Another reason not to worry too much about us making "safer" choices is that many members of the Pillars team, myself included, came straight off of working on South Park: The Stick of Truth, so whatever taboos or sacred cows any of us had going into that project were long gone by the time it was finished. We've had to make a number of cuts across all aspects of the game's design, throughout the project. Usually it's because we don't have the resources to make something shine, because it's just not working for one reason or another, or because its subtraction actually leads to greater clarity and elegance of design. It's seldom if ever because of setting constraints, and (in hindsight, anyway) it's typically led to a better overall product when we've made a significant cut. We've had the freedom to make the characters we want to make and tell the stories we want to tell, and I think you'll see that reflected all over the place in the game.

RPG Codex has an interview as part of a longer PAX East report:

mindx2: So what were you expected out of the backer beta and what did you actually get out of it?

Josh: I was expected pretty close to what we got. Just a ton of feedback all over the place. On everything people cared about. It was mostly to look at what a mid-game feels like to have a big party which is why we started with 4 plus your main character. Diving in to see how the interface feels, how the classes feel, how the UI feels. Obviously, we got a lot of feedback and all that stuff. So we tried to iterate over time and hopefully improve that stuff.

mindx2: .and that leads into my next question- why did the mechanics change so wildly in the betas?

Josh: Ah. because some of them fucking sucked.


Josh: I mean that's iteration. It's the middle of development so sometimes I design something and it's just not a good mechanic and people play it and they're like (I don't like this.) Or even before people see it and we put it in and we realize that this isn't even fun. Like we had the Cipher that had to maintain this focus thing and you had this and you would hold it on someone. You would start using a power and it would just sort of stick on the character but to make it more powerful you would have your Cipher not do anything [else] and that's not fun. It sounds obvious now when I say it but at the time we were like that kind of sounds like a psionist is fucking shit up over time but it just wasn't fun. So we just tried to adjust things so that people [have fun], and there's a wide range of taste so.

mindx2: Why did you never land on a world identifying name such as Forgotten Realms or Greyhawk? I mean, is everything after just going to be Pillars of Eternity 2, 3, etc.?

Tim Cain: I think it's more evocative. I just remember when it was floating around and that came up. I remember there was a list of names that came out and it was (what do you like?) and I remember seeing Pillars and going this is very evocative. As opposed to well. Forgotten Realms isn't really the name of an area.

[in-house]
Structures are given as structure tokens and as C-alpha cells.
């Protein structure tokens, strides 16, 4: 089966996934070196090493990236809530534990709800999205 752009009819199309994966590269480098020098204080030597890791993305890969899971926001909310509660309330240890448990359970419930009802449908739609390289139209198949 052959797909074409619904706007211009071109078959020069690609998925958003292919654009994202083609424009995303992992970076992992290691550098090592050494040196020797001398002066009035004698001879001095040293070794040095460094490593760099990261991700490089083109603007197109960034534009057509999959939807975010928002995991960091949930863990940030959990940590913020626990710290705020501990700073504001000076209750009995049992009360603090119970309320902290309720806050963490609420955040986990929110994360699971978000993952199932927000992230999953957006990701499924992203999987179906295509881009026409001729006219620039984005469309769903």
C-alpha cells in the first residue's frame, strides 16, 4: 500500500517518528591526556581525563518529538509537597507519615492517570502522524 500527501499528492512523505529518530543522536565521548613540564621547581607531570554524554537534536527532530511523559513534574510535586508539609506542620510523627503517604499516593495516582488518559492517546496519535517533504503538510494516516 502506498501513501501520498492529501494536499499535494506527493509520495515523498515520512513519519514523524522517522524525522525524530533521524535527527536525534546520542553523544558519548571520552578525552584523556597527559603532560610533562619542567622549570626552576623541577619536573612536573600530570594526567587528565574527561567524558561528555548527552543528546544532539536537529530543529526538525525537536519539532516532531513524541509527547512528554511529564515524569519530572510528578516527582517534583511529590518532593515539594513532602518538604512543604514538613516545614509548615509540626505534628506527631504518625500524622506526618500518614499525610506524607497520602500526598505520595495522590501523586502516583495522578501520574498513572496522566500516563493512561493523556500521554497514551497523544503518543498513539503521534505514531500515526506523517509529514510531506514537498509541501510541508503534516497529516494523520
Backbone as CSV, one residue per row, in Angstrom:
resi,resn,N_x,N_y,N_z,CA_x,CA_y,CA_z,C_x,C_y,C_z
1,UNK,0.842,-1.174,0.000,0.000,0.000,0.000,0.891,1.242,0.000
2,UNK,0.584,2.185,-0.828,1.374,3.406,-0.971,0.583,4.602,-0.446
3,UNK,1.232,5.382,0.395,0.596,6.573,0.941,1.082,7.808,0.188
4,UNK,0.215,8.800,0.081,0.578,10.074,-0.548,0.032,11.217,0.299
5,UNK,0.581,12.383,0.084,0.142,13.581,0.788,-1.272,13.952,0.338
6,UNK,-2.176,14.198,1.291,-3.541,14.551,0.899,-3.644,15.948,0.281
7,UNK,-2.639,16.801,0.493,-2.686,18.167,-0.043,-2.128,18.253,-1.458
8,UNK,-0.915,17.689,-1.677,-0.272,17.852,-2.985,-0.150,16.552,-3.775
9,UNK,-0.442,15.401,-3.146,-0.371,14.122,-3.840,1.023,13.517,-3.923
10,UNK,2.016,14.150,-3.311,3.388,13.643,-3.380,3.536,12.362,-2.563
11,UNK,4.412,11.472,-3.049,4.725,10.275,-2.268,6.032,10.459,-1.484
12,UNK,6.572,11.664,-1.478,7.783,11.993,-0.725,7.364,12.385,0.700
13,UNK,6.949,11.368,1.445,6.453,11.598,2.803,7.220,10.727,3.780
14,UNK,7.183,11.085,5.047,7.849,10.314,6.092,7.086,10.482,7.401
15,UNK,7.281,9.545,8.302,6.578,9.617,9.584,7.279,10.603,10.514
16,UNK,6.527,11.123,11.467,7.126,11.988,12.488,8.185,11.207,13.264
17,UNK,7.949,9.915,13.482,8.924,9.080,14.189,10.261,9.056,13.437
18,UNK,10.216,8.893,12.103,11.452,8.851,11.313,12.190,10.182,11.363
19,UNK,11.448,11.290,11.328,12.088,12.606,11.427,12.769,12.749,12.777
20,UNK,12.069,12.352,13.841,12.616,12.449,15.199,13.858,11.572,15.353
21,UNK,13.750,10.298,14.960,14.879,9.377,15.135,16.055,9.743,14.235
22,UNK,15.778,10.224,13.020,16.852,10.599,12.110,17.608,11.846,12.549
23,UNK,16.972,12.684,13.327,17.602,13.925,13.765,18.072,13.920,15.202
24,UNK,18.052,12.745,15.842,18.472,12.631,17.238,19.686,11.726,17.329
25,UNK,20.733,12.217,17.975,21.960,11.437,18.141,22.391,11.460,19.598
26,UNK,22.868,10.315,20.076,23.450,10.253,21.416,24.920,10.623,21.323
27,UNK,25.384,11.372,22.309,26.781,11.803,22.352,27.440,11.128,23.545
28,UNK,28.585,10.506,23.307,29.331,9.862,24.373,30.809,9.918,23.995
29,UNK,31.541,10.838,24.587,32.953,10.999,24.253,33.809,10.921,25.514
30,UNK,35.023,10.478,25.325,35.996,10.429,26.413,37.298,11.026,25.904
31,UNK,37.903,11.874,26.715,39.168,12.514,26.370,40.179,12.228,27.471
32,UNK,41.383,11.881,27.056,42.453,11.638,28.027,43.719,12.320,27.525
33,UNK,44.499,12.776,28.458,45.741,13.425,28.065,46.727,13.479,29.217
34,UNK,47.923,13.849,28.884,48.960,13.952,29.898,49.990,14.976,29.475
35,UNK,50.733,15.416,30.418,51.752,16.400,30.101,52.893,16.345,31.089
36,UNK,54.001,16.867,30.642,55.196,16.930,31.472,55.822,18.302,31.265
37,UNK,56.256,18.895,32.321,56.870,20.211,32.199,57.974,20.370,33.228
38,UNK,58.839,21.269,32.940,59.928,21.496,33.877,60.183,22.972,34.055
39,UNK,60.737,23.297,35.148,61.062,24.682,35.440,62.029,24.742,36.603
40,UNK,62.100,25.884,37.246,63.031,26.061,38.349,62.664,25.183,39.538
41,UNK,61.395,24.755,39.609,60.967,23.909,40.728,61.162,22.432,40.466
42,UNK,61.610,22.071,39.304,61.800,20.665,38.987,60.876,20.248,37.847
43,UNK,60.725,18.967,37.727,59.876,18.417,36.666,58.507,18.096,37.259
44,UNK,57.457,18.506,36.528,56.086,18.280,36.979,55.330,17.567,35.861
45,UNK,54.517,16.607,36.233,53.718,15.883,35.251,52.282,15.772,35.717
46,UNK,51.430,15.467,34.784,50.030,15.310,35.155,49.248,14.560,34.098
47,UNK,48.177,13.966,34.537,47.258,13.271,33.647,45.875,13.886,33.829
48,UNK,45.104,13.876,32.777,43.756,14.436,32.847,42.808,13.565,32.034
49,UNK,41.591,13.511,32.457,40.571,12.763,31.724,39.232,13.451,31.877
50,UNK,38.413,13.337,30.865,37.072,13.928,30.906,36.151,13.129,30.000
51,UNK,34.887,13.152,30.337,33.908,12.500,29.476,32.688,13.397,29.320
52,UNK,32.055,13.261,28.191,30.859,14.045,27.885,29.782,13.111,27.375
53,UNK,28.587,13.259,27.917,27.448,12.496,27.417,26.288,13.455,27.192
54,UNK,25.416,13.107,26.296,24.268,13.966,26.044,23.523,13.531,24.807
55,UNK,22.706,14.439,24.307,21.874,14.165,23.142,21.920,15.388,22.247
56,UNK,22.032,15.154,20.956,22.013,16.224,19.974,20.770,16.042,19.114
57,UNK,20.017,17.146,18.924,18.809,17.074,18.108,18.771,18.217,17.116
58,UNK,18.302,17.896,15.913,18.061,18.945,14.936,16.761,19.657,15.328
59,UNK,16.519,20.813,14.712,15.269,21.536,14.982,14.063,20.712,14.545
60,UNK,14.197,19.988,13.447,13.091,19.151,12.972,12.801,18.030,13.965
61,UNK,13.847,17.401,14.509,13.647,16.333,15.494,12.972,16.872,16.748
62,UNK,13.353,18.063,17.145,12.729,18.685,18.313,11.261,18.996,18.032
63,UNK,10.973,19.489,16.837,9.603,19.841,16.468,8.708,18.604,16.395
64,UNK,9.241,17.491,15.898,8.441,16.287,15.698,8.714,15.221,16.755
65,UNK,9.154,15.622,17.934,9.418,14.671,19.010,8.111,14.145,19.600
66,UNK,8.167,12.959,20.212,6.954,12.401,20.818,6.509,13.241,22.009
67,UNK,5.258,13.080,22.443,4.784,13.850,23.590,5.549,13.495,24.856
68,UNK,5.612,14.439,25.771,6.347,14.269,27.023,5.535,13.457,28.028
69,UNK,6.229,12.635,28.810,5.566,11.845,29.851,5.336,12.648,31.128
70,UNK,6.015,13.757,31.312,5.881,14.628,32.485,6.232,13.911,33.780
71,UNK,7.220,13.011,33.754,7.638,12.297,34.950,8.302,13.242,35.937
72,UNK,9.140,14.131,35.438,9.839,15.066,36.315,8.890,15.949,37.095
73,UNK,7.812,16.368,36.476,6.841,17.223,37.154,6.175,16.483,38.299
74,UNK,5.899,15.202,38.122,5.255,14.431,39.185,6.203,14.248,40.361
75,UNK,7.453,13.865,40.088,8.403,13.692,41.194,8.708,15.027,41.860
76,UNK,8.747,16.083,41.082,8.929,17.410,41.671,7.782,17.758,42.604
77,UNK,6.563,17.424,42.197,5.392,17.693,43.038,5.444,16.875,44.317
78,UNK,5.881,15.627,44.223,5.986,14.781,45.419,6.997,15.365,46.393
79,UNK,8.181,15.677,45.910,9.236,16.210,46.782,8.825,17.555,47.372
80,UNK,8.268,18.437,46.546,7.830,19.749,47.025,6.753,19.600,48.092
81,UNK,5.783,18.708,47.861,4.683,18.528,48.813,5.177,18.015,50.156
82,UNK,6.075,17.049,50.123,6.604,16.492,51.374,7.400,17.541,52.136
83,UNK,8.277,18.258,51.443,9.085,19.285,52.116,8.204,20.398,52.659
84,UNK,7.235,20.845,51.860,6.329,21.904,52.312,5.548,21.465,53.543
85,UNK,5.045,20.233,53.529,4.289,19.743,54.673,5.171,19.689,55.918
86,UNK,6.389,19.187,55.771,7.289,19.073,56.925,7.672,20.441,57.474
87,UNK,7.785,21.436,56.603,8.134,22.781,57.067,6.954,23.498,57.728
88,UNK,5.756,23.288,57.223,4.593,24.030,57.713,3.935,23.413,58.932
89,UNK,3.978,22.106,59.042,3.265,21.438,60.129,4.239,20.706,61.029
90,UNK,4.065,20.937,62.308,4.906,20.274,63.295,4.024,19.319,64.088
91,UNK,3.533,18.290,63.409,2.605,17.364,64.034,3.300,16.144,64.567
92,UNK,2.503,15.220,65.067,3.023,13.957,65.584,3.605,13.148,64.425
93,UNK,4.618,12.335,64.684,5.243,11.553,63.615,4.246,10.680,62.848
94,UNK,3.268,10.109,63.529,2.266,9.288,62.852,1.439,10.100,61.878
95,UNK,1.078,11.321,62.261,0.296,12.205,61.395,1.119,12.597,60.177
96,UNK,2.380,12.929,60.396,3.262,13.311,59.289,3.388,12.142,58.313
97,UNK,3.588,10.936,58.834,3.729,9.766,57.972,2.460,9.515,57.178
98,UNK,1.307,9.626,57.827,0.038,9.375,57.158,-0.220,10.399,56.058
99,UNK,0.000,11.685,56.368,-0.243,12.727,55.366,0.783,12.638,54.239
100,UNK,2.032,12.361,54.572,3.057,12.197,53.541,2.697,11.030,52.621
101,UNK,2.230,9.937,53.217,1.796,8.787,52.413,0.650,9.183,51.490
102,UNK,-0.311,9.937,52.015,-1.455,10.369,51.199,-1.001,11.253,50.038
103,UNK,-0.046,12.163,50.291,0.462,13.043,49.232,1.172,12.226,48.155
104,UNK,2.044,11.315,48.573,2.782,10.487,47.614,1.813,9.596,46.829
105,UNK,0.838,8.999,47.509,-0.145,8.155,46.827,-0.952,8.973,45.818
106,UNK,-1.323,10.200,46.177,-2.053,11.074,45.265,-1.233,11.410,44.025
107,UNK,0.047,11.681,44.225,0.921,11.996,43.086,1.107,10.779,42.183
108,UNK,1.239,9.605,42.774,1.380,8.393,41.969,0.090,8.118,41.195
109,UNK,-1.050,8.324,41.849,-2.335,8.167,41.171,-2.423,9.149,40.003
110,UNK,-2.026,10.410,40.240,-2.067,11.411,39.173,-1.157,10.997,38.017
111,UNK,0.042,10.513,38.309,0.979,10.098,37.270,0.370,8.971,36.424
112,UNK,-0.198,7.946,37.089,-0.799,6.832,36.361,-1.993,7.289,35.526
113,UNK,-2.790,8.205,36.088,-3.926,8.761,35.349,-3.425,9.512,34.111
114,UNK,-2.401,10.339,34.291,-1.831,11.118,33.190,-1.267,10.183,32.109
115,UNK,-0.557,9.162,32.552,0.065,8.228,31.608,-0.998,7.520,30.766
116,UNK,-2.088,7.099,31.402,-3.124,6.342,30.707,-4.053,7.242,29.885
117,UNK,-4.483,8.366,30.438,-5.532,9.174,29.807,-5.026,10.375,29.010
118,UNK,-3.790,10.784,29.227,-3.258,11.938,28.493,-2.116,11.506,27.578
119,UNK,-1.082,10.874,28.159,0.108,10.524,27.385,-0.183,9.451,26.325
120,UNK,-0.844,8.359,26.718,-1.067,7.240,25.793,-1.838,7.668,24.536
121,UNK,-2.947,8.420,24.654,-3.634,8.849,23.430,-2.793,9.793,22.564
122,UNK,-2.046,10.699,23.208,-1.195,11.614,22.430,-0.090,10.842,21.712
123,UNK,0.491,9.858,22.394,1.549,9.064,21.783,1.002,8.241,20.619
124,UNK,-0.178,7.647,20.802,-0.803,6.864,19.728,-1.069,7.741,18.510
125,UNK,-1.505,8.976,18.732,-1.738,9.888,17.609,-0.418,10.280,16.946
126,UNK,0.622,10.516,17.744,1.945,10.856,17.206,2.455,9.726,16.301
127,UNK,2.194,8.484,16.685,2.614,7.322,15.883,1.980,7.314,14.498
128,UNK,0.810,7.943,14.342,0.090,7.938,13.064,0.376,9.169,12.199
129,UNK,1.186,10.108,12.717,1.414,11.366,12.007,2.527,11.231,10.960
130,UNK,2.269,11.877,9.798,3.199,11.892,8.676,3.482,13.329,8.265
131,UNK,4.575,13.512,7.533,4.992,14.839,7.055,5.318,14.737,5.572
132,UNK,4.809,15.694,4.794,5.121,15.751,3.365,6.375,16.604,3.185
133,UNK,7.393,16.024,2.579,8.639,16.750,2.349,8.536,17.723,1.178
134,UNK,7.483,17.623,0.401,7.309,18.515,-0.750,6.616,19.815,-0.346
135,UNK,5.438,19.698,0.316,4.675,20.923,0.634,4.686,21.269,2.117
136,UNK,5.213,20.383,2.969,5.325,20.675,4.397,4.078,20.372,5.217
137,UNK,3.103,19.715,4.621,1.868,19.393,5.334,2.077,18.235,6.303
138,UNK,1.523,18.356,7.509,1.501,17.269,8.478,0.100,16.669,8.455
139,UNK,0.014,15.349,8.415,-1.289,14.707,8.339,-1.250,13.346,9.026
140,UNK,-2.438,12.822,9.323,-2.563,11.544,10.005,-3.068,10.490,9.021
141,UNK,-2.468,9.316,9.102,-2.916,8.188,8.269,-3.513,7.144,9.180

GameWatcher has a short preview:

Despite the solid and intriguing combat system, this isn't an Icewind Dale-style dungeon crawling hack-.m-up. While wholesale murder is an option, there's room for both stealthy and talkative parties. For example, in the fort assault mentioned above, our band of heroes managed to enter the main floor of the tower. Slipping into a barracks, they discovered a full set of robes worn by the paladin order that held the fort. Throwing them on, though for some reason declining to remove either the rogue's swashbuckling feathered hat or the chanter's mighty stag helm, they marched out into the corridor and bumped into a patrolling guard. A quick chat, a few well-chosen words, and the paladin shrugs and moves on his way. Again, it's a neat nod to the kind of clever approaches you see in tabletop roleplay. Murdering everything in sight isn't always the smart option. Well, until you mess up and say the wrong thing in front of a suspicious priest and his cadre of full-plate armoured warriors, anyway.

PC Games N's piece is slightly longer:

Even with spells going off in all directions - many of which should be familiar to D&D or Baldur's Gate players - Pillars of Eternity's combat isn't much fun to watch. It's all a bit messy and chaotic if you don't know what's going on, if you're not there, giving the orders to the party yourself. But once you understand the rules and character's abilities, things start to become a lot easier to read.

Knowing that all types of plate armour are weak against electricity, for example, makes it easy to understand why your knight is having so much trouble now that a mage has bathed the battlefield in a spiderweb of electricity.

After fighting priests, paladins and undead, it was time to fight a dragon. Well, not a full grown dragon, but a drake. Drake, dragon, it doesn't mean much when you're running away from one as it breathes fire down on your head. I wondered if this type of challenge could just be wandered into at any level. Sawyer explained that it's in an area that players won't have access to right away, but there are lots of places for a party to explore off the beaten track.

(You can explore, and we try to allow players to do that as much as possible. Obviously we don't want the player to feel shitty for looking around. We always try to place things in the environment that makes them feel like they're rewarded for taking on that challenge. I will say that a lot of the side content is specifically made to be more challenging than the critical path. Play the critical path, and it'll be kind of challenging, but if you go off the beaten path, that's where you find the really nasty challenges.)

Finally, there's a couple of video interviews, courtesy of GameReactor (available at the link) and MMORPG.com (embedded below):